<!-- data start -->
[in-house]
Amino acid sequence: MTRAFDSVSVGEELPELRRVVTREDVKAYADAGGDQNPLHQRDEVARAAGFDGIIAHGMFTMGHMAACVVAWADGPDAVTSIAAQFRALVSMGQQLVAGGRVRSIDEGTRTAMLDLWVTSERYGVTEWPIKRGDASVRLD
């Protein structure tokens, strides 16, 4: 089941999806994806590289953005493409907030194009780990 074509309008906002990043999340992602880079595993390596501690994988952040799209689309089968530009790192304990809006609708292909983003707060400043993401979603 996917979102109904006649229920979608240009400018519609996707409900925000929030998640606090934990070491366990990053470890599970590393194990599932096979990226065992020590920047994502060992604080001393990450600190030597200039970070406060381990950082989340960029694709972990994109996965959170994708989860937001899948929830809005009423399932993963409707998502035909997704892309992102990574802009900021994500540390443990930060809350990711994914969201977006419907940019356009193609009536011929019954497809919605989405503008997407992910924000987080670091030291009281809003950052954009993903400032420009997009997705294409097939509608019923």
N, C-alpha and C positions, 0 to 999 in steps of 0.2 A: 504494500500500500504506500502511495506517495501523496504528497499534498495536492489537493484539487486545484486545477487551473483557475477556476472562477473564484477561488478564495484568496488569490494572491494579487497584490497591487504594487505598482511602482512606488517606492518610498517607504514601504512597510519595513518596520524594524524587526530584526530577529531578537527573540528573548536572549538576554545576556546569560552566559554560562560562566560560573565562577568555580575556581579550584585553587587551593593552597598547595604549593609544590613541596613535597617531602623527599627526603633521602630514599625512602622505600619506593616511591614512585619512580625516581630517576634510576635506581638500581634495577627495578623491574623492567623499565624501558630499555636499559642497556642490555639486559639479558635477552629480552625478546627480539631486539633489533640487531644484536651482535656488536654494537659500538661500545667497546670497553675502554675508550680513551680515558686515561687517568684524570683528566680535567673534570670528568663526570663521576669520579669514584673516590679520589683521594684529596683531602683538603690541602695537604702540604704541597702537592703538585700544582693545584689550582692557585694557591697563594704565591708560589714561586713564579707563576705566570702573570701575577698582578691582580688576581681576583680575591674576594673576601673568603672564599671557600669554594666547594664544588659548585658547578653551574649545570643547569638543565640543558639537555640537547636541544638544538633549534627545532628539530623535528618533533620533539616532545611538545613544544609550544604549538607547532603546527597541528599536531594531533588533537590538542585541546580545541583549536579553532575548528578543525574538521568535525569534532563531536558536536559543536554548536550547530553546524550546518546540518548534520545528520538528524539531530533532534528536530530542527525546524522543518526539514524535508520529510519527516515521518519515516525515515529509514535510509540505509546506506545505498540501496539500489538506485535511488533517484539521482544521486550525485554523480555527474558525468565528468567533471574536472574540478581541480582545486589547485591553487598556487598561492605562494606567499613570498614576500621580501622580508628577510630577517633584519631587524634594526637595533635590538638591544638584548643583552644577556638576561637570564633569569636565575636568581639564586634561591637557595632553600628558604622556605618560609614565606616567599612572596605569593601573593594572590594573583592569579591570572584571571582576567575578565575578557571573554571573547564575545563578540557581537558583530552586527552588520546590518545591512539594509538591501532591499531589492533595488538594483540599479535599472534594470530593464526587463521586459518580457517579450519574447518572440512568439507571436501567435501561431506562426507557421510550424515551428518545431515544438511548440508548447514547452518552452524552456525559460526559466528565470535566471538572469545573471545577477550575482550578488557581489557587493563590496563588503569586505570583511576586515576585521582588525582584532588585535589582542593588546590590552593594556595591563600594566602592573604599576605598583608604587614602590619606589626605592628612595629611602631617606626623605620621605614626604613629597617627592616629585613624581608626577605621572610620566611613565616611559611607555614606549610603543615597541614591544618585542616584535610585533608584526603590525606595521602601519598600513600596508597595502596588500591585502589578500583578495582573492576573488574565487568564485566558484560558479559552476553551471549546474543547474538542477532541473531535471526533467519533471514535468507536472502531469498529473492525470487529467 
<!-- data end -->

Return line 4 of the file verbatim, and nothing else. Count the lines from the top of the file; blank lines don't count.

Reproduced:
N, C-alpha and C positions, 0 to 999 in steps of 0.2 A: 504494500500500500504506500502511495506517495501523496504528497499534498495536492489537493484539487486545484486545477487551473483557475477556476472562477473564484477561488478564495484568496488569490494572491494579487497584490497591487504594487505598482511602482512606488517606492518610498517607504514601504512597510519595513518596520524594524524587526530584526530577529531578537527573540528573548536572549538576554545576556546569560552566559554560562560562566560560573565562577568555580575556581579550584585553587587551593593552597598547595604549593609544590613541596613535597617531602623527599627526603633521602630514599625512602622505600619506593616511591614512585619512580625516581630517576634510576635506581638500581634495577627495578623491574623492567623499565624501558630499555636499559642497556642490555639486559639479558635477552629480552625478546627480539631486539633489533640487531644484536651482535656488536654494537659500538661500545667497546670497553675502554675508550680513551680515558686515561687517568684524570683528566680535567673534570670528568663526570663521576669520579669514584673516590679520589683521594684529596683531602683538603690541602695537604702540604704541597702537592703538585700544582693545584689550582692557585694557591697563594704565591708560589714561586713564579707563576705566570702573570701575577698582578691582580688576581681576583680575591674576594673576601673568603672564599671557600669554594666547594664544588659548585658547578653551574649545570643547569638543565640543558639537555640537547636541544638544538633549534627545532628539530623535528618533533620533539616532545611538545613544544609550544604549538607547532603546527597541528599536531594531533588533537590538542585541546580545541583549536579553532575548528578543525574538521568535525569534532563531536558536536559543536554548536550547530553546524550546518546540518548534520545528520538528524539531530533532534528536530530542527525546524522543518526539514524535508520529510519527516515521518519515516525515515529509514535510509540505509546506506545505498540501496539500489538506485535511488533517484539521482544521486550525485554523480555527474558525468565528468567533471574536472574540478581541480582545486589547485591553487598556487598561492605562494606567499613570498614576500621580501622580508628577510630577517633584519631587524634594526637595533635590538638591544638584548643583552644577556638576561637570564633569569636565575636568581639564586634561591637557595632553600628558604622556605618560609614565606616567599612572596605569593601573593594572590594573583592569579591570572584571571582576567575578565575578557571573554571573547564575545563578540557581537558583530552586527552588520546590518545591512539594509538591501532591499531589492533595488538594483540599479535599472534594470530593464526587463521586459518580457517579450519574447518572440512568439507571436501567435501561431506562426507557421510550424515551428518545431515544438511548440508548447514547452518552452524552456525559460526559466528565470535566471538572469545573471545577477550575482550578488557581489557587493563590496563588503569586505570583511576586515576585521582588525582584532588585535589582542593588546590590552593594556595591563600594566602592573604599576605598583608604587614602590619606589626605592628612595629611602631617606626623605620621605614626604613629597617627592616629585613624581608626577605621572610620566611613565616611559611607555614606549610603543615597541614591544618585542616584535610585533608584526603590525606595521602601519598600513600596508597595502596588500591585502589578500583578495582573492576573488574565487568564485566558484560558479559552476553551471549546474543547474538542477532541473531535471526533467519533471514535468507536472502531469498529473492525470487529467 